My name is Ole Kamstrup, I’m 71 years old and I live in Denmark. I got my disease diagnosed in the autumn of 2006. I recognised myself that there was something wrong, when I was playing golf. My right hand was trembling a little bit, so it could be a little bit difficult for me to place the golf ball on the tee. And then my tennis was not as good as it had been before. I did not have many symptoms at the beginning but then, gradually... when I walk, I walk a typical Parkinson’s walk: when you go with your head ahead of you, you look more or less down to the earth and you walk with small steps. I’m also very slow at taking my clothes on and off and my short-term memory has deteriorated. It may have deteriorated anyway, because I’m getting older. My symptoms, I don't look at them as a problem, I look at them as a challenge. Ok, my tennis has deteriorated, then I think: 'you need some more training'. One of the Danish professors, David Woldbye from Copenhagen University, he said: “We have a Swedish guy, he’s world famous. And he is by far much better than anyone we have here in Denmark, and that’s Deniz Kirik". It was clear to me that Deniz had invented - or his research has shown - very good results in animal tests. Gene therapy is a new treatment. And you know, the brilliant thing with gene therapy is also that it is a one-time treatment because when you have changed the nerve cells in the brain, the change stays there because the brain cells do not die, so they are treated forever, you could say. I will gladly offer my head to be one of the first to receive this treatment. So the key thing with Deniz’ research is that I really hope I can receive the treatment as fast as possible to stop the progression of my disease. I’m really happy that Deniz has received funding from the ERC, because it’s very costly research and now we are going to trials in humans it will be immensely costly, it will be hundreds of millions of euros. And that’s very difficult for a single country to achieve, but by working together - and that’s a very good thing with the EU, we can work together - we can achieve a lot.Back to gallery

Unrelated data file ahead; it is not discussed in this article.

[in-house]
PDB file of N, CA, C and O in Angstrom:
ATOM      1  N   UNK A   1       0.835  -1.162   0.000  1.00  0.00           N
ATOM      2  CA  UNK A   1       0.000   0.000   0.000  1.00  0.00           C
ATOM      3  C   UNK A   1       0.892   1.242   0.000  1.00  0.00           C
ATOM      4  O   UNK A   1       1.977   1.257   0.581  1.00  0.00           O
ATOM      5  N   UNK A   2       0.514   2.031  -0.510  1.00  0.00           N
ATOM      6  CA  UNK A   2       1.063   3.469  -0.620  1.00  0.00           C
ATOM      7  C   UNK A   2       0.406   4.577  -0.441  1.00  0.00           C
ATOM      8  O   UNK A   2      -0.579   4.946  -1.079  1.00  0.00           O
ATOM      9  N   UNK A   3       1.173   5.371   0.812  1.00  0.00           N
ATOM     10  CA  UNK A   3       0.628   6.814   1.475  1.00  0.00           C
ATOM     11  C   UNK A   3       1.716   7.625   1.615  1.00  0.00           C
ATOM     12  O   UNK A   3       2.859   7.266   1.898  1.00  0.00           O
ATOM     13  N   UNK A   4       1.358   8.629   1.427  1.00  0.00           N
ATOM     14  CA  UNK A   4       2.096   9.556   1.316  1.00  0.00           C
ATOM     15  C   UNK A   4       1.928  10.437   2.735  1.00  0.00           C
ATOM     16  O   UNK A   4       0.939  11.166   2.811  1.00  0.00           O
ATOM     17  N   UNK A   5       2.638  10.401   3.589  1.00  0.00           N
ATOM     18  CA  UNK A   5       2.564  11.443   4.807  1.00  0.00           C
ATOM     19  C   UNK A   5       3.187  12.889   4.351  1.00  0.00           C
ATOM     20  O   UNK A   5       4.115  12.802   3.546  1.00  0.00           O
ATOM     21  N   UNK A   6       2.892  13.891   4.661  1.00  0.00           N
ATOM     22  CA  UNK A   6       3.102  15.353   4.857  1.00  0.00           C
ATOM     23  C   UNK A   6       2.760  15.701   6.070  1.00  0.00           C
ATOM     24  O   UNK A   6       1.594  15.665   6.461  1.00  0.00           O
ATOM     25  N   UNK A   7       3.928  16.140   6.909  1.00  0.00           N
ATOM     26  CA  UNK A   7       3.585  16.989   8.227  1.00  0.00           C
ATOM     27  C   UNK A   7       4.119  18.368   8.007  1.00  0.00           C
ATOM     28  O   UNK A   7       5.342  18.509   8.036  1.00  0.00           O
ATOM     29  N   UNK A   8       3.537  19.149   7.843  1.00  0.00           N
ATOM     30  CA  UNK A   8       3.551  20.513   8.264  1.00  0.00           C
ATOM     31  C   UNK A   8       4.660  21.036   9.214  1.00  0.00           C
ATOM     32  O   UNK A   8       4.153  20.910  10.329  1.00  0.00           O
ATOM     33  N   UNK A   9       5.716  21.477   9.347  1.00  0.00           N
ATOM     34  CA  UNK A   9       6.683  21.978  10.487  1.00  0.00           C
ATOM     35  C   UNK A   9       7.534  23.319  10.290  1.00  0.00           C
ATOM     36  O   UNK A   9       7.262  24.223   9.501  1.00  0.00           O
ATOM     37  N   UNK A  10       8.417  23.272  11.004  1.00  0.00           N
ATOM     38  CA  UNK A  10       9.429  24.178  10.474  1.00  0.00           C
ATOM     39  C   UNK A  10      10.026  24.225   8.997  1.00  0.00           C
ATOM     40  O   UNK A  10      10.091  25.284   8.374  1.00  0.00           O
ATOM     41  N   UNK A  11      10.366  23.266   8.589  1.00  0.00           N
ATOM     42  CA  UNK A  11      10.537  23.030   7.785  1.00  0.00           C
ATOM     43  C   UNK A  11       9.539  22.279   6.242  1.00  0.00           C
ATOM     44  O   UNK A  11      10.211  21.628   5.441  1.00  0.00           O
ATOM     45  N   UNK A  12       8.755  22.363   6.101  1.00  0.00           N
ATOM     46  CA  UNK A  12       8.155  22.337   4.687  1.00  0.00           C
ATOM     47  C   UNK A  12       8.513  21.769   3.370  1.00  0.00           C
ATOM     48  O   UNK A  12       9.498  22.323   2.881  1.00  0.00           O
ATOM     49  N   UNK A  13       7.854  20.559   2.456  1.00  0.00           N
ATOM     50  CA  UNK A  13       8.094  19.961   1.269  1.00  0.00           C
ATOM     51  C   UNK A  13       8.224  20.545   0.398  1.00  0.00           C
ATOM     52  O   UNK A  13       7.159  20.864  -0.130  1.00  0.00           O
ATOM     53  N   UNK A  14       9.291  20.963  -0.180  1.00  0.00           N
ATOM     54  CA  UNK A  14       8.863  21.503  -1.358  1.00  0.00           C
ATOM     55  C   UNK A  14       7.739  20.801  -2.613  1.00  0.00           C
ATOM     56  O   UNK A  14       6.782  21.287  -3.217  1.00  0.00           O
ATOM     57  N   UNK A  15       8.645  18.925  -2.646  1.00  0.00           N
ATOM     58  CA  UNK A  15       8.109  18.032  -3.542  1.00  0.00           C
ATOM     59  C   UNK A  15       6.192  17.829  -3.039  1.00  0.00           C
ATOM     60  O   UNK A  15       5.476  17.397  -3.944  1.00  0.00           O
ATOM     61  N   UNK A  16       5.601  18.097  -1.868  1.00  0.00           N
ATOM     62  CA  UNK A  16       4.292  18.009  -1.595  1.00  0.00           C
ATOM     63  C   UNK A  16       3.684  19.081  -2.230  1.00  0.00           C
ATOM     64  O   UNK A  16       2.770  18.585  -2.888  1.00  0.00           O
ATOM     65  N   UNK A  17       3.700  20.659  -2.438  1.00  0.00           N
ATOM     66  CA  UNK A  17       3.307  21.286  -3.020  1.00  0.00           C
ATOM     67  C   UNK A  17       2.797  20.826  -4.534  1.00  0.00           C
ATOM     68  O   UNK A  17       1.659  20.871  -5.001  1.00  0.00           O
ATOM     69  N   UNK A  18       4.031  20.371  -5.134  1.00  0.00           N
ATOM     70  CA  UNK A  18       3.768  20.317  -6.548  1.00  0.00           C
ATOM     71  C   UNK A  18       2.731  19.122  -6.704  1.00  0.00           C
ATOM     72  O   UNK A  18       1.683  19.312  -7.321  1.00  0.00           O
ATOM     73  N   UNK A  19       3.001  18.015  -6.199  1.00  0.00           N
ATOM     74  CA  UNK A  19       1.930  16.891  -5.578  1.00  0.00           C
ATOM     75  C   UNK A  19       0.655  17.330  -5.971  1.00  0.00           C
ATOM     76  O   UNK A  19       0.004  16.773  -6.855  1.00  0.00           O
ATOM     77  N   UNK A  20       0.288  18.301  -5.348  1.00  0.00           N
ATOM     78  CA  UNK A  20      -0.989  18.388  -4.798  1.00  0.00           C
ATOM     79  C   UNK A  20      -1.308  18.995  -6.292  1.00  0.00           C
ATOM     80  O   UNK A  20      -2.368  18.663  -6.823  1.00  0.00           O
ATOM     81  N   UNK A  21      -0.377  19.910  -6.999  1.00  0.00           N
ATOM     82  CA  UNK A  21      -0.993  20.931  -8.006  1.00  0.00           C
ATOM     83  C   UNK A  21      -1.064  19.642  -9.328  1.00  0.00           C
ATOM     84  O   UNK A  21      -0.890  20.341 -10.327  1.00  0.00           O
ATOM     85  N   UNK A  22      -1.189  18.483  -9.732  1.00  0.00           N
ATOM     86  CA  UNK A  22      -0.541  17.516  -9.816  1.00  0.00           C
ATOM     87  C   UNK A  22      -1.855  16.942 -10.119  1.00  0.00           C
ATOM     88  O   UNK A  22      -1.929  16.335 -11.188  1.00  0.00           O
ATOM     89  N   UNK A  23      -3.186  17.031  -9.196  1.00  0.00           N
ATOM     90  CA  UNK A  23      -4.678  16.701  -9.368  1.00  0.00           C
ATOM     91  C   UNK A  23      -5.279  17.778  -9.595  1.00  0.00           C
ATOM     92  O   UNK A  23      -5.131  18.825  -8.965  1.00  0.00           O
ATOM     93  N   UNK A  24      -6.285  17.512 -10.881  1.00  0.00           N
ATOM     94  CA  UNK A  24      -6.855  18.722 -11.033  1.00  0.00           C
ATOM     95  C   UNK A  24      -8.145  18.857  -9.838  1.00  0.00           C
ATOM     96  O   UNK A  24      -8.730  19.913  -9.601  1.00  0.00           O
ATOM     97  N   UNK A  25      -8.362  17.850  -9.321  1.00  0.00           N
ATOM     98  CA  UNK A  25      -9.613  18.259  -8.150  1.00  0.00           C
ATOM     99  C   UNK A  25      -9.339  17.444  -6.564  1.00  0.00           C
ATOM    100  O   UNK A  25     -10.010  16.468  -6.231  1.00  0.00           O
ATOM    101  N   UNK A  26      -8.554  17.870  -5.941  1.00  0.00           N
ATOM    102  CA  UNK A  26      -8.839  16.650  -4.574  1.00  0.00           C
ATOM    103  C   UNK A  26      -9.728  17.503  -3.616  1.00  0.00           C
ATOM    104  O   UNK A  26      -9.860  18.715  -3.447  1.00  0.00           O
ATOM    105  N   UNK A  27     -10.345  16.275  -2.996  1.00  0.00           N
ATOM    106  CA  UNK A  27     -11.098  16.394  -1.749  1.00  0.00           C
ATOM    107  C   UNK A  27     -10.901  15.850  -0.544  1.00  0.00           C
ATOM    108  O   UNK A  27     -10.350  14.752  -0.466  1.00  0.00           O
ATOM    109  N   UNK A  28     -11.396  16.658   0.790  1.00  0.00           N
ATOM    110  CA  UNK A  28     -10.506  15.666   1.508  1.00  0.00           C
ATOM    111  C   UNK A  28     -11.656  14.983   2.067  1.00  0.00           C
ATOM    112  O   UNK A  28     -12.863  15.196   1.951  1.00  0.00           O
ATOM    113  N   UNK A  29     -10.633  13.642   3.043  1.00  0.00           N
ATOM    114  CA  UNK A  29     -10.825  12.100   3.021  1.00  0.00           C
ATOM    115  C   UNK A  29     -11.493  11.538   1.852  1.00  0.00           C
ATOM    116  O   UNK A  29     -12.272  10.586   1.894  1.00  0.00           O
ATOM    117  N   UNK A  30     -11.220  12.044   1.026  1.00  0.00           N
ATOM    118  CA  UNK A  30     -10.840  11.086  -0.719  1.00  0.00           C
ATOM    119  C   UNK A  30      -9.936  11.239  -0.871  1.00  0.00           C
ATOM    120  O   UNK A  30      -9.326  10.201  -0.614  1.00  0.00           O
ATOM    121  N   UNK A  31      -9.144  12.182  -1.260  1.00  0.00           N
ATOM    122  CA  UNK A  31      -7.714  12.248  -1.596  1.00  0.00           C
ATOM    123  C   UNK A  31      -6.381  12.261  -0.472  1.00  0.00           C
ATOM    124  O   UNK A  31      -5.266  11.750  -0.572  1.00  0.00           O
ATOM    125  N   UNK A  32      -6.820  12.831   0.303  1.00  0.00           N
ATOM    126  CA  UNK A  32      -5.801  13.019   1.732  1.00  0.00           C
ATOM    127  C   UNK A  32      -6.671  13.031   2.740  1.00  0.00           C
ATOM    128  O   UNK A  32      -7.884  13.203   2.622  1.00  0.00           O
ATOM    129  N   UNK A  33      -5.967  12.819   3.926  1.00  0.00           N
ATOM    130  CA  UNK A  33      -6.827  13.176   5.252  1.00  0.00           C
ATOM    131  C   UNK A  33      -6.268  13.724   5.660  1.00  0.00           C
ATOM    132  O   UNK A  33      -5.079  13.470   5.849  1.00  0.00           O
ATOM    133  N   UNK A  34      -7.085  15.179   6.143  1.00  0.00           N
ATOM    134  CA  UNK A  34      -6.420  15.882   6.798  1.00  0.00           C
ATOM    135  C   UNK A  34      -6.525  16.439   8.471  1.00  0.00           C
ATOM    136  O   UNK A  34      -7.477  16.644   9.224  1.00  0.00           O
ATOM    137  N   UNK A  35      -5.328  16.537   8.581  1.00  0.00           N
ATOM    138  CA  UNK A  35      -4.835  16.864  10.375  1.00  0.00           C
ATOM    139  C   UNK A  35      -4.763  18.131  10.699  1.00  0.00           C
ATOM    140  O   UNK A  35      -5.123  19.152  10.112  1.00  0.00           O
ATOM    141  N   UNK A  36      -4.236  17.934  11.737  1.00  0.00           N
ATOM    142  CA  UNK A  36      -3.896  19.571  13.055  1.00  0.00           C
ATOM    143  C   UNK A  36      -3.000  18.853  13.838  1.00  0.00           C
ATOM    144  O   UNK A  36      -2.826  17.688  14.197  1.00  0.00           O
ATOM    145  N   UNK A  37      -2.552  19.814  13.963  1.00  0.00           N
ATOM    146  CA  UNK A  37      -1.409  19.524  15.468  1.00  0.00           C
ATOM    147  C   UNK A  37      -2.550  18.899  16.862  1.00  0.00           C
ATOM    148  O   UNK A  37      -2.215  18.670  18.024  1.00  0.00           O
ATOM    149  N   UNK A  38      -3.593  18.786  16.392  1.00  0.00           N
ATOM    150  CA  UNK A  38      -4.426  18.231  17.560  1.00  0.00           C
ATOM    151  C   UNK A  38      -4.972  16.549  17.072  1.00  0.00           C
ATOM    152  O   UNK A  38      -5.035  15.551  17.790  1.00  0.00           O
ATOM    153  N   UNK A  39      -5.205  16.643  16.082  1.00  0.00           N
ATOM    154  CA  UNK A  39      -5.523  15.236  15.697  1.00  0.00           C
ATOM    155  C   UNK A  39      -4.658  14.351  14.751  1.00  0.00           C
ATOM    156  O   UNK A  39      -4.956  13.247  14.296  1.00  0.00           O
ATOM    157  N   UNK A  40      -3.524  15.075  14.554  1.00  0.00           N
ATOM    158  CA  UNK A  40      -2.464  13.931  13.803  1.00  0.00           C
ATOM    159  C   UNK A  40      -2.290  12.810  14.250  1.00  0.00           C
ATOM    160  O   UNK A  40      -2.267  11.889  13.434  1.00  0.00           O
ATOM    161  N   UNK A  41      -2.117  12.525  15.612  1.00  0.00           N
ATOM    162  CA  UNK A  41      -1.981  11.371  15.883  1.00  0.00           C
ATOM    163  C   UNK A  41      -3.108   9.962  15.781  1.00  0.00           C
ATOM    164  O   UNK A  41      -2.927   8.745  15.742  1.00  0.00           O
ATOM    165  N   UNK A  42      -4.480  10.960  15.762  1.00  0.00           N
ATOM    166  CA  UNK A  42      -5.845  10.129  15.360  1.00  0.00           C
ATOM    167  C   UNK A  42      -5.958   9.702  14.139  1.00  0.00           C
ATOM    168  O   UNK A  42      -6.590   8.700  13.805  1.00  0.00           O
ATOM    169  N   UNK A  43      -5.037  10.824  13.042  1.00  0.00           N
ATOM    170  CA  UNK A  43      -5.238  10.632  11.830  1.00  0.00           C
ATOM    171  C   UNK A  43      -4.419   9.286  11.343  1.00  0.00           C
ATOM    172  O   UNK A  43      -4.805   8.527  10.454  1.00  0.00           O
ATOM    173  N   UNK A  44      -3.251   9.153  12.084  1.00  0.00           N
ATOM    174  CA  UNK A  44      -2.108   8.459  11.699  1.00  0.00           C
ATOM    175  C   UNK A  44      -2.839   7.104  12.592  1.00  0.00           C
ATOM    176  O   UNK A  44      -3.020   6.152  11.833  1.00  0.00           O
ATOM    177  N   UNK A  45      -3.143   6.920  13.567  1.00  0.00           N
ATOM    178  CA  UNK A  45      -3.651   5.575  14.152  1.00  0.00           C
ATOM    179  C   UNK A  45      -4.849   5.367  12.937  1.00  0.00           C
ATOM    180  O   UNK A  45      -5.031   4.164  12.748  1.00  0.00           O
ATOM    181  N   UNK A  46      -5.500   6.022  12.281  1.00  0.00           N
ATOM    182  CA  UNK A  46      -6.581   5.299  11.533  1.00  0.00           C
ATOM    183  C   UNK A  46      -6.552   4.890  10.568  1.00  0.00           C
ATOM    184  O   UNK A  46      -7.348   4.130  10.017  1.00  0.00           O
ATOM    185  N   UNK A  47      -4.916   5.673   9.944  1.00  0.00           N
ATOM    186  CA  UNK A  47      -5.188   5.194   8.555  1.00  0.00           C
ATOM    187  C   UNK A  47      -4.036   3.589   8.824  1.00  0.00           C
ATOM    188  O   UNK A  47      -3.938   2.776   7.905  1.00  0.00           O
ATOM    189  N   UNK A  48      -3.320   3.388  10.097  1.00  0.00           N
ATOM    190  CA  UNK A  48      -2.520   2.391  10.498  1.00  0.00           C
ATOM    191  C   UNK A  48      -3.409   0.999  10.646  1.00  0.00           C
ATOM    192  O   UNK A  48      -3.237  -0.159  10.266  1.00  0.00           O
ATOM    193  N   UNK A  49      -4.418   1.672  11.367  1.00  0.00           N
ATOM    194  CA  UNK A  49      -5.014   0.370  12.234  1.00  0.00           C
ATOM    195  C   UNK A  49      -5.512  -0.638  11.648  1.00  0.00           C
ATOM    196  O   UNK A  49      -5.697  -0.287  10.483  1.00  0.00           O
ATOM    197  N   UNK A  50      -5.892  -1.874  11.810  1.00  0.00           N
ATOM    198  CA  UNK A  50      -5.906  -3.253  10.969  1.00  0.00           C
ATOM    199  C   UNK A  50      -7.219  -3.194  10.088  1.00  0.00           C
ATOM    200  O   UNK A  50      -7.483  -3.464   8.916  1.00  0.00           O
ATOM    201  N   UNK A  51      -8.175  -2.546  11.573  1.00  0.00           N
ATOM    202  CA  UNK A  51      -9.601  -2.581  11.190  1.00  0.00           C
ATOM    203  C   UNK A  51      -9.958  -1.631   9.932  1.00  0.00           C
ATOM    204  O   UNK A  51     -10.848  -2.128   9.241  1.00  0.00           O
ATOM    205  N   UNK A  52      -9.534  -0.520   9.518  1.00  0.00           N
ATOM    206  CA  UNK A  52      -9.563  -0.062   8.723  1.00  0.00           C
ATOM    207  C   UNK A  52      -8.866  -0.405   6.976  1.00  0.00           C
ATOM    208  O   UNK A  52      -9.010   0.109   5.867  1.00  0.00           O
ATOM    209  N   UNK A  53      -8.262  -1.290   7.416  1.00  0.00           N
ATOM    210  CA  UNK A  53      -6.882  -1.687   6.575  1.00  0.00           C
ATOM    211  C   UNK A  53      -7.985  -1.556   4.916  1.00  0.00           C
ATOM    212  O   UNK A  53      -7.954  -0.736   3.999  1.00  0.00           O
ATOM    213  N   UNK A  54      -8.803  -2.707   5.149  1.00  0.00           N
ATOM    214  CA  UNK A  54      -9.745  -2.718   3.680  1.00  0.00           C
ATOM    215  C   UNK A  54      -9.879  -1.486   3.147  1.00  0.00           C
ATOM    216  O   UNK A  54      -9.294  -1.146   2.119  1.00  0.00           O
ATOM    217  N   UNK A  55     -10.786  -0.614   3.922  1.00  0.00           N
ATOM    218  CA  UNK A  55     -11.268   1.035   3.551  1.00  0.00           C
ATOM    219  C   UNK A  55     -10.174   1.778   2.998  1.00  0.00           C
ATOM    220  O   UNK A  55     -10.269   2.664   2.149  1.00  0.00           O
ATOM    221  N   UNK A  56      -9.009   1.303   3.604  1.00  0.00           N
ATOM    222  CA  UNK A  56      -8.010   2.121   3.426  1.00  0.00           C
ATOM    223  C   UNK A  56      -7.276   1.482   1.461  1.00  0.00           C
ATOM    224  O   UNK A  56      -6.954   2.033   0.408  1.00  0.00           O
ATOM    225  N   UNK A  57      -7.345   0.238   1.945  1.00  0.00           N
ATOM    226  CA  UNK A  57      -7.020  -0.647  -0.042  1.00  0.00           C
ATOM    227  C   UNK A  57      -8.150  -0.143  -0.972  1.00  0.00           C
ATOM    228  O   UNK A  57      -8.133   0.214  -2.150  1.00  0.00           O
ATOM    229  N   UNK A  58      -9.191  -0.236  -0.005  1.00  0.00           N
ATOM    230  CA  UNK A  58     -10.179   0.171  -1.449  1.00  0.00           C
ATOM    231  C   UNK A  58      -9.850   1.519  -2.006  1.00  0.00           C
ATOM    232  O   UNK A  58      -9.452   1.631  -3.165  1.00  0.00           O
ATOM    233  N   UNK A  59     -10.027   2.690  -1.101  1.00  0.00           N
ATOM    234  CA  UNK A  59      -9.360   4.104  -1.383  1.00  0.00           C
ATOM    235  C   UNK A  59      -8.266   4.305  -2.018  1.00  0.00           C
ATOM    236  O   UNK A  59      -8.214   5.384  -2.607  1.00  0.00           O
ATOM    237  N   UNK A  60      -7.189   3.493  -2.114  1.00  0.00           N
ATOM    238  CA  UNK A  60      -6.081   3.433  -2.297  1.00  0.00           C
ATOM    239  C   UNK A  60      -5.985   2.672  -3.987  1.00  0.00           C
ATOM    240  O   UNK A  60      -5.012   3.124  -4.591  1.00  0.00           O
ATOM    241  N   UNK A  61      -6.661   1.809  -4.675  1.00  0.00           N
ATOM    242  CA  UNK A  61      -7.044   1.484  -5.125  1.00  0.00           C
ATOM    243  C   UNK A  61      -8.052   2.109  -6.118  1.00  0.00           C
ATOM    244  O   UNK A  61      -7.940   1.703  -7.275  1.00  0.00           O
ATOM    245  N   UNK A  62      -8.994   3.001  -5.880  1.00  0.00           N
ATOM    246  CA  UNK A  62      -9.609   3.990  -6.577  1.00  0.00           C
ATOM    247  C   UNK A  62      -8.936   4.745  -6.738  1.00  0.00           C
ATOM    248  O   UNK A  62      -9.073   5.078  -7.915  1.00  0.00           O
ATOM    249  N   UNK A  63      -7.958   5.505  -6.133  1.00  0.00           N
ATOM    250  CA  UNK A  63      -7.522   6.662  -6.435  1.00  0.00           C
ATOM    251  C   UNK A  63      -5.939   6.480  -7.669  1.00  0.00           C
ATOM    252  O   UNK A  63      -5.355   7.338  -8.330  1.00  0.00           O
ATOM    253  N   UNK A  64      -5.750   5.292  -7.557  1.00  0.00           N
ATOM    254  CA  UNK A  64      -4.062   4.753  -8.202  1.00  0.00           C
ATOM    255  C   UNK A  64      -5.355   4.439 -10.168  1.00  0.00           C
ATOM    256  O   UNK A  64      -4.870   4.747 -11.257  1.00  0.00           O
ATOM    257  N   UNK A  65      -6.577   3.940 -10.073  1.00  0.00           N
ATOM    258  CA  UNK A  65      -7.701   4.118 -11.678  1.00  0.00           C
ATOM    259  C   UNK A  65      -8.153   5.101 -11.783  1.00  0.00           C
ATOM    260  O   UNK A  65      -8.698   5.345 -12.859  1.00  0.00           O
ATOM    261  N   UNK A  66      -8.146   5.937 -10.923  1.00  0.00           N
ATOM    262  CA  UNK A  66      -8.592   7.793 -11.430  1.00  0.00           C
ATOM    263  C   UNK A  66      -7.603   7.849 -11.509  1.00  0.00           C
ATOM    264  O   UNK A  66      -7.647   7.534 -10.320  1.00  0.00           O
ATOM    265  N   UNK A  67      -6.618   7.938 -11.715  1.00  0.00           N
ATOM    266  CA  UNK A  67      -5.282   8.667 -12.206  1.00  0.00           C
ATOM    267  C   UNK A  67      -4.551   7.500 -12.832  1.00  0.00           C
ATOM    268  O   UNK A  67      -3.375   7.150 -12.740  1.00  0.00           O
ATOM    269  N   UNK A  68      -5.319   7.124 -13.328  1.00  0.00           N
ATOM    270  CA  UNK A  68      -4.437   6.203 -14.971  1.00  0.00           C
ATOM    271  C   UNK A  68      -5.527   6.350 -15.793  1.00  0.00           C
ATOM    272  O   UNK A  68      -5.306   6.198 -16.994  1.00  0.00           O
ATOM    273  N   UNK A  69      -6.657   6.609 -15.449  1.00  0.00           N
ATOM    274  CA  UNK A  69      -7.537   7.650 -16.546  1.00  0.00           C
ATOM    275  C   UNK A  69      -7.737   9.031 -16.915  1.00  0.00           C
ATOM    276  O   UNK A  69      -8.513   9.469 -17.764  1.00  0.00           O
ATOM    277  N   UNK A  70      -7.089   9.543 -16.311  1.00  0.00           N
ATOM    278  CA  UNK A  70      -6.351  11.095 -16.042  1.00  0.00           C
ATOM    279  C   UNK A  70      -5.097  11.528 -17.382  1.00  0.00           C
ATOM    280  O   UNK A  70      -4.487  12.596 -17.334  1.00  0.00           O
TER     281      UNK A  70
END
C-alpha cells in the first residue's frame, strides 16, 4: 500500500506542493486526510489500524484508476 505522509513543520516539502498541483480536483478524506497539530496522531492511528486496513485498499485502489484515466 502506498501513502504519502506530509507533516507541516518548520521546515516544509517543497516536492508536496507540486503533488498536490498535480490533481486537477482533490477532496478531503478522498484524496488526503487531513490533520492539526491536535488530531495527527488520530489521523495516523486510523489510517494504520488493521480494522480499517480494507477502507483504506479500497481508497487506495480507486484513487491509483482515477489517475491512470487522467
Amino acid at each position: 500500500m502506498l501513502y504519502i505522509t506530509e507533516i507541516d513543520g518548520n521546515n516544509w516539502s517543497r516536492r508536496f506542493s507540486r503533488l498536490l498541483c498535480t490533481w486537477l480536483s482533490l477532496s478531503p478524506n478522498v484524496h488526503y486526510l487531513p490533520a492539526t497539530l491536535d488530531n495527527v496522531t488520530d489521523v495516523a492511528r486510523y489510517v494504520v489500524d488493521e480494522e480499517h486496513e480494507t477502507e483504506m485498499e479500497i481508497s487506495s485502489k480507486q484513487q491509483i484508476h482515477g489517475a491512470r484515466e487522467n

“Riding a Trojan horse against cancer”
Magdalena Król is Professor at the Faculty of Veterinary Medicine of the Warsaw University of Life Sciences (SGGW) in Poland. She specialises in cancer research. Since 2006 Professor Król and her team have been investigating canine mammary cancer with particular focus on cancer metastasis and tumour microenvironment. Now she develops innovative cell-based method of drug delivery to solid tumours. Her discoveries about interactions between immune cells and cancer cells may one day revolutionise the treatment of cancer.
I grew up with dogs and I became a breeder. I had Bouviers des Flandres - I bred many champions, European champions, a vice-world champion, and because of that I decided to become a vet. When I worked in veterinary clinics, I saw so many cancer cases in dogs. And then I got interested in mammary cancer, which is three times more often diagnosed [in dogs] than in humans. I started to do research in that field.
In the EU every 30 seconds one person dies of cancer. And the problem is that, currently, only one to two percent of administered anti-cancer drugs reach the tumour. The rest goes to other organs, causing side effects. There are some particular places inside the tumour mass that the chemotherapy cannot reach.
I discovered a mechanism in which the immune cells transfer special proteins that have a box-like structure, in which we can put various anti-cancer drugs. So immune cells transport these protein boxes to cancer cells, and they act like a Trojan horse, because they naturally go to the tumour mass and they transfer the drug to cancer cells, killing the tumour. They also reach the unreachable sides of the tumour. In my research I want to find out why immune cells transfer these protein boxes to cancer cells, because it can open a new door for immunology.